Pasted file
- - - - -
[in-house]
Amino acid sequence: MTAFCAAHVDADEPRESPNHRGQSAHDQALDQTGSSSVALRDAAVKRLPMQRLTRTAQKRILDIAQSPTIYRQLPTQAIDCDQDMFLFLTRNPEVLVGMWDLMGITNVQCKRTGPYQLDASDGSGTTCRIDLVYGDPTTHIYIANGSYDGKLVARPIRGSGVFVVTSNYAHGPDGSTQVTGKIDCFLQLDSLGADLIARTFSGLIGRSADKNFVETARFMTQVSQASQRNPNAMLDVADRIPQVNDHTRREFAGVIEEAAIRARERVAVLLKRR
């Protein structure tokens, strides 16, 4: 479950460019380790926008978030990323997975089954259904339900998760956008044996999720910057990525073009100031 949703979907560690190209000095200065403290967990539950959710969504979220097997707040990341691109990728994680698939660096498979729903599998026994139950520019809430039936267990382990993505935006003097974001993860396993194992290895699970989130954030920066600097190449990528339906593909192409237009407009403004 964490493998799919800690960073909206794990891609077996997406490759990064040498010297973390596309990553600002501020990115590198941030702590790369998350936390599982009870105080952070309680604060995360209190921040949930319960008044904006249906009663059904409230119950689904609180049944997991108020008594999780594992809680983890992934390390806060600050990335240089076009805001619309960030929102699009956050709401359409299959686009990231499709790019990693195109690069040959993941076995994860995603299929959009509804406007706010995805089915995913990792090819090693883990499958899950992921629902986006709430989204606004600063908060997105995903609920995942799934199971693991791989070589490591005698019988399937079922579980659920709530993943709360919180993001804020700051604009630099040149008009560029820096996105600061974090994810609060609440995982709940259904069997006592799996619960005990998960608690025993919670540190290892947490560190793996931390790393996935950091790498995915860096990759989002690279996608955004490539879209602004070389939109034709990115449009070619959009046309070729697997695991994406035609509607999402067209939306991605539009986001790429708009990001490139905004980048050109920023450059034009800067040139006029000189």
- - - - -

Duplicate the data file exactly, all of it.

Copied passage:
[in-house]
Amino acid sequence: MTAFCAAHVDADEPRESPNHRGQSAHDQALDQTGSSSVALRDAAVKRLPMQRLTRTAQKRILDIAQSPTIYRQLPTQAIDCDQDMFLFLTRNPEVLVGMWDLMGITNVQCKRTGPYQLDASDGSGTTCRIDLVYGDPTTHIYIANGSYDGKLVARPIRGSGVFVVTSNYAHGPDGSTQVTGKIDCFLQLDSLGADLIARTFSGLIGRSADKNFVETARFMTQVSQASQRNPNAMLDVADRIPQVNDHTRREFAGVIEEAAIRARERVAVLLKRR
């Protein structure tokens, strides 16, 4: 479950460019380790926008978030990323997975089954259904339900998760956008044996999720910057990525073009100031 949703979907560690190209000095200065403290967990539950959710969504979220097997707040990341691109990728994680698939660096498979729903599998026994139950520019809430039936267990382990993505935006003097974001993860396993194992290895699970989130954030920066600097190449990528339906593909192409237009407009403004 964490493998799919800690960073909206794990891609077996997406490759990064040498010297973390596309990553600002501020990115590198941030702590790369998350936390599982009870105080952070309680604060995360209190921040949930319960008044904006249906009663059904409230119950689904609180049944997991108020008594999780594992809680983890992934390390806060600050990335240089076009805001619309960030929102699009956050709401359409299959686009990231499709790019990693195109690069040959993941076995994860995603299929959009509804406007706010995805089915995913990792090819090693883990499958899950992921629902986006709430989204606004600063908060997105995903609920995942799934199971693991791989070589490591005698019988399937079922579980659920709530993943709360919180993001804020700051604009630099040149008009560029820096996105600061974090994810609060609440995982709940259904069997006592799996619960005990998960608690025993919670540190290892947490560190793996931390790393996935950091790498995915860096990759989002690279996608955004490539879209602004070389939109034709990115449009070619959009046309070729697997695991994406035609509607999402067209939306991605539009986001790429708009990001490139905004980048050109920023450059034009800067040139006029000189």